Not only were the Israelites to sacrifice the Passover animal at the central sanctuary, they also needed to cook and eat it in the place which the LORD your God chooses. Having spent the night in their tents at the place of the central sanctuary celebrating the Passover, the Israelites were then commanded to return to their tents in the morning. The reference to tents probably refers to the temporary housing provided to worshippers who came to the central sanctuary to celebrate Passover.

Once back at their tents, the people were to celebrate the Feast of Unleavened Bread. Moses told them that for six days you shall eat unleavened bread (v. 8). Then, on the seventh day there shall be a solemn assembly to the LORD your God; you shall do no work. The seventh day, the end of the feast, was to be observed like a Sabbath day. On that day, the Israelites were prohibited from working in order to celebrate and reflect on their deliverance and redemption from slavery in Egypt. They were to gather to worship the Suzerain God to show their gratitude to Him for His mighty redemptive acts. And they were to celebrate and enjoy one another's company. They were brothers and neighbors. They were to love one another as they loved themselves. Getting together for an extended period to worship and fellowship together was a means to create national unity and community.

The Passover feast, like all the feasts, foreshadow events that Jesus accomplished or will accomplish in the future. Passover is a foreshadow of Christ's death; He was crucified on the very day and hour that the Jews would be sacrificing their Passover Lambs.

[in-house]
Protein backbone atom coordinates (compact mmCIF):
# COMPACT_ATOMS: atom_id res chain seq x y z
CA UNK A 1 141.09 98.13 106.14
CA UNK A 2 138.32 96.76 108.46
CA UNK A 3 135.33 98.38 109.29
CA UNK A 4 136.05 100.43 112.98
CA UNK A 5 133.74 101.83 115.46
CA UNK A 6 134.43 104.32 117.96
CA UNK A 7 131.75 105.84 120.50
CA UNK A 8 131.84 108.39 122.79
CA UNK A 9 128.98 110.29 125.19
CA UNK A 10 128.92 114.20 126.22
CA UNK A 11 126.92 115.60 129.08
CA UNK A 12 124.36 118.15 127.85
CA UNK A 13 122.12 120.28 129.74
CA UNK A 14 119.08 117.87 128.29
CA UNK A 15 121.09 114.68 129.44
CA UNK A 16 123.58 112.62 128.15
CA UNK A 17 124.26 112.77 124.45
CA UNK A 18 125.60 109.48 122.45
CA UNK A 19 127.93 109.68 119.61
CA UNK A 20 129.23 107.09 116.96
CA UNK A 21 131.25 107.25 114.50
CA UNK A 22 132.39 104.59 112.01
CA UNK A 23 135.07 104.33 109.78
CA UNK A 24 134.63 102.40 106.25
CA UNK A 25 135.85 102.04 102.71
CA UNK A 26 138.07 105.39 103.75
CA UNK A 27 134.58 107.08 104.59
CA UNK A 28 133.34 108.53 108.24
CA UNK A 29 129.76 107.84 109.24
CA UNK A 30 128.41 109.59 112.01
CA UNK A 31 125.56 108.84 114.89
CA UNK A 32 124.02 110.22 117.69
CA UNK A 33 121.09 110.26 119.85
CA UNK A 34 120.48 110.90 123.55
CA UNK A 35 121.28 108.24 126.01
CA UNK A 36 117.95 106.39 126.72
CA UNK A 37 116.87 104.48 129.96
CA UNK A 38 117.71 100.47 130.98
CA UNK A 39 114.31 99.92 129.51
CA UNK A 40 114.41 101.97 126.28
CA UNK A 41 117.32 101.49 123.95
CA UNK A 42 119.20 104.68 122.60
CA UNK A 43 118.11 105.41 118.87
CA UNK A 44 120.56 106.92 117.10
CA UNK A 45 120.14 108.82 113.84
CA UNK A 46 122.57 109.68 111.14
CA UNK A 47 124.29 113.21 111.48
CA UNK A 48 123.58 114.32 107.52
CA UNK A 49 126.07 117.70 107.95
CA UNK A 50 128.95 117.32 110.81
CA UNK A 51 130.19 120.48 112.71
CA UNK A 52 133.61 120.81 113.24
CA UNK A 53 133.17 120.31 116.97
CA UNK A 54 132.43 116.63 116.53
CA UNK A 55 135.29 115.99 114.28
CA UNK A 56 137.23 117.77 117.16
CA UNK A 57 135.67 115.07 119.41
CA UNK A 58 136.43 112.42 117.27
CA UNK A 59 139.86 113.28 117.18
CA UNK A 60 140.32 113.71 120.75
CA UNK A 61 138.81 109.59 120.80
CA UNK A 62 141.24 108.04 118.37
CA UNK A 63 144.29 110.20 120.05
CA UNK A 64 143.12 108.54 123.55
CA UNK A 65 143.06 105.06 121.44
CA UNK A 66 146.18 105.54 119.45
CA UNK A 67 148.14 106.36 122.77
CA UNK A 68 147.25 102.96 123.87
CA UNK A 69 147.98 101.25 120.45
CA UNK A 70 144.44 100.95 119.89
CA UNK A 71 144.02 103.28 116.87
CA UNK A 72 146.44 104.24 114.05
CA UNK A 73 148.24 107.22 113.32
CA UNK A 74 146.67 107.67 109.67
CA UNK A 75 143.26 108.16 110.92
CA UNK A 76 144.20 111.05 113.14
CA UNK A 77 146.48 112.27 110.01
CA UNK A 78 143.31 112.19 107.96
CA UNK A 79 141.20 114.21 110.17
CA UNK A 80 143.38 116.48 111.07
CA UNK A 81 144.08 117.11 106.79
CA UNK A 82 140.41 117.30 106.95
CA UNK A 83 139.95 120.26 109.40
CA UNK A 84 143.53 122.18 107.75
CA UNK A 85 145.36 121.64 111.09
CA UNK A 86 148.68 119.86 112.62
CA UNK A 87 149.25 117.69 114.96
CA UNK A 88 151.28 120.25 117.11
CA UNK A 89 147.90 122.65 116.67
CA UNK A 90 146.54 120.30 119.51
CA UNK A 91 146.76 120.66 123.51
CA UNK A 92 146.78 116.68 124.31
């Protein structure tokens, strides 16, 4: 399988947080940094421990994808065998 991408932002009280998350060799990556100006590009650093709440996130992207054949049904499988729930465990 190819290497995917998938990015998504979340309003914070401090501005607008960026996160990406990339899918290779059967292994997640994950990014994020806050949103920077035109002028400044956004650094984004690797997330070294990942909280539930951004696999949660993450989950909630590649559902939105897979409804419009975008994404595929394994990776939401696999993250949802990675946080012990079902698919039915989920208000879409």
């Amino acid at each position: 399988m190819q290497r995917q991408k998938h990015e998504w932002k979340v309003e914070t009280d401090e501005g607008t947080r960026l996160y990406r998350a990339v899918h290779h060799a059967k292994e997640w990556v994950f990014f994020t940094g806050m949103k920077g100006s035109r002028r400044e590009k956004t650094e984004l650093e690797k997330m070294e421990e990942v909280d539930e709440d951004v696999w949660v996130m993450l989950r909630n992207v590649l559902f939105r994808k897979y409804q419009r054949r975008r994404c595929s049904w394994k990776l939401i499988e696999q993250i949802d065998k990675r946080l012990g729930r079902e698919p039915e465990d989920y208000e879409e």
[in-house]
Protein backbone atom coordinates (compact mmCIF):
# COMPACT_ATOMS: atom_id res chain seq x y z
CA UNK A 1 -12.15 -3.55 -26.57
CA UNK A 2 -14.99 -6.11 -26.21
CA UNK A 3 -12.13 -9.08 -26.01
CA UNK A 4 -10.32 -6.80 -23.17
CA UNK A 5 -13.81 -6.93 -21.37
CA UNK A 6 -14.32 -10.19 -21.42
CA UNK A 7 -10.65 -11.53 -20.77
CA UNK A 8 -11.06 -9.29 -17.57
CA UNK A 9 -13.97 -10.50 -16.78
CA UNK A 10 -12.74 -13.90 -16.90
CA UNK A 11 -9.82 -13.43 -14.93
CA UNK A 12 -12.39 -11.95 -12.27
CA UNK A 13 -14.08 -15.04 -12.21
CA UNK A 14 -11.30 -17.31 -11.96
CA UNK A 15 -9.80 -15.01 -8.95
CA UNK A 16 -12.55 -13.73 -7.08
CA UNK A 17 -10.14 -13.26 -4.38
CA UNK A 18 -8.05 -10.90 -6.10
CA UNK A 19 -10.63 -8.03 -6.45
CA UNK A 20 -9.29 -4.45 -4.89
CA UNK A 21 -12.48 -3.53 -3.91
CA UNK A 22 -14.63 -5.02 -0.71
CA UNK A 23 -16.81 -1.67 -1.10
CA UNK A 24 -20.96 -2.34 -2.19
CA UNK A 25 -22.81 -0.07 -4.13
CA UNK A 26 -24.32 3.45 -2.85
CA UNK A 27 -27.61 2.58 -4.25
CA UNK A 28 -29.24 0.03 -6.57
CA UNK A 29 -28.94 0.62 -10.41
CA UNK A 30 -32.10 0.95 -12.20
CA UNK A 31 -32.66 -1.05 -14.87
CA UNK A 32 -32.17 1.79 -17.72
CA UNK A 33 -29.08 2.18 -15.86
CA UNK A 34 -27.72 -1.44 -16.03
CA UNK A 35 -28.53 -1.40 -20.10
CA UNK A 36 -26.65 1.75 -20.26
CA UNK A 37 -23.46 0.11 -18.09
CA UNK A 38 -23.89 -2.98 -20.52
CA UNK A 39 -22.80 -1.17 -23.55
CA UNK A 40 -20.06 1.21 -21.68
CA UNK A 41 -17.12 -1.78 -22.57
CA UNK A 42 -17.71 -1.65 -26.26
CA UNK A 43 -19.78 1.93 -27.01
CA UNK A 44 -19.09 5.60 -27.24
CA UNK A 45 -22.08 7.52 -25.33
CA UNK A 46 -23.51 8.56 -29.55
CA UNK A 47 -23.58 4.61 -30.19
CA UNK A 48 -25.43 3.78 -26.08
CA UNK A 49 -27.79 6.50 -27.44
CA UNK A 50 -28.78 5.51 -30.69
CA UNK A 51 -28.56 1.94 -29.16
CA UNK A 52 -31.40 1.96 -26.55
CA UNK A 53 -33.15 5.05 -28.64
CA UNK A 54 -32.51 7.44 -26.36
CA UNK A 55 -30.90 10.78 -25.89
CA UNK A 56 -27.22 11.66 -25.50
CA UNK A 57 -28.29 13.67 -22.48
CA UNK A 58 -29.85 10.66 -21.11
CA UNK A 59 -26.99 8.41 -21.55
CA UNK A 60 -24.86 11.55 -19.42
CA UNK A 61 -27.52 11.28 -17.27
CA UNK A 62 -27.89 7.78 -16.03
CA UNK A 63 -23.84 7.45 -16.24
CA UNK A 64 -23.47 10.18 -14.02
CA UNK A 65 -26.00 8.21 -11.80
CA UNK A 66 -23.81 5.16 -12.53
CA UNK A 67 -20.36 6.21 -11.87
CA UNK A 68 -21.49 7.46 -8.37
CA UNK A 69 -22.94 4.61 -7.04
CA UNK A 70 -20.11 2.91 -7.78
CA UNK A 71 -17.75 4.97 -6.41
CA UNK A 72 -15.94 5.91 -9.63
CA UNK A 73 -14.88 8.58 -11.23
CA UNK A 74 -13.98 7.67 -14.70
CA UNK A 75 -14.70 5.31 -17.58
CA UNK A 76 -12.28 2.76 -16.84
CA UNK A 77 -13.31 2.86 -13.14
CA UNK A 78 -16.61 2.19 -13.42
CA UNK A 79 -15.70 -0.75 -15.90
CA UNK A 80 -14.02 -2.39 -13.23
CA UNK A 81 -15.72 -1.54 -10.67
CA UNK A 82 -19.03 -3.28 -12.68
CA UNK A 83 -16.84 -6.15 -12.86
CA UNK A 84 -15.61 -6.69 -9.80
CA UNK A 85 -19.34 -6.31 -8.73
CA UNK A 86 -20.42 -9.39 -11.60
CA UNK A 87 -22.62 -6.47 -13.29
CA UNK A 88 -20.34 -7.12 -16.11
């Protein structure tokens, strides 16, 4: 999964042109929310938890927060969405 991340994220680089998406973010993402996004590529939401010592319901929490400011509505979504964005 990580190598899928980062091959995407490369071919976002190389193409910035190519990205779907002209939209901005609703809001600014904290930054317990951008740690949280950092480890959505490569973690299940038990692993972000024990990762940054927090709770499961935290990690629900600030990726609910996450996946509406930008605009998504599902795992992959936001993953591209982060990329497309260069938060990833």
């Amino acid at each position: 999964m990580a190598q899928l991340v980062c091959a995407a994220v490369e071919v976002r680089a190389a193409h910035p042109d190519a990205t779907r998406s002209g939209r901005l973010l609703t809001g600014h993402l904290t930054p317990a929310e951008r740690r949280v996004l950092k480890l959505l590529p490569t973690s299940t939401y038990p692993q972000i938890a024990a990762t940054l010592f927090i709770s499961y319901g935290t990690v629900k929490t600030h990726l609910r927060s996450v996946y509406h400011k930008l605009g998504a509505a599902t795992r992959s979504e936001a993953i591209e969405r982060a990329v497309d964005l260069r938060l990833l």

It was important for the Israelites to assemble at the central place God chose on the three pilgrimage feasts in part because God intended to visit Israel during these feasts in the future in the final central place God chose, which is Jerusalem. Roughly one thousand five hundred years after Moses, Jesus visited Jerusalem on Passover to lay His life down as an atonement for the world. He was the true and living Passover lamb.

Jesus told His disciples after He rose from the dead to remain in Jerusalem until they received power from on high. Fifty days after Jesus rose from the dead was the next pilgrimage feast called the Feast of Weeks, or Pentecost (from the Greek word for fifty). It is then that the Holy Spirit visited Jerusalem to indwell those assembled. The Holy Spirit writes the Law on the hearts of all who believe, which is a major feature of the new covenant Jesus initiated. The Feast of Tabernacles (also called the Feast of Booths) is the last of the pilgrimage feasts. This feast might have its ultimate fulfillment in the future when Jesus Christ returns to earth a second time. Jesus will return to Jerusalem and set up His kingdom to dwell among men for one thousand years (Zech 14:4, Revelation 20:4-5). And then, in the new earth, Jesus will dwell among His people, and be their living temple (Revelation 21:1-3, 22).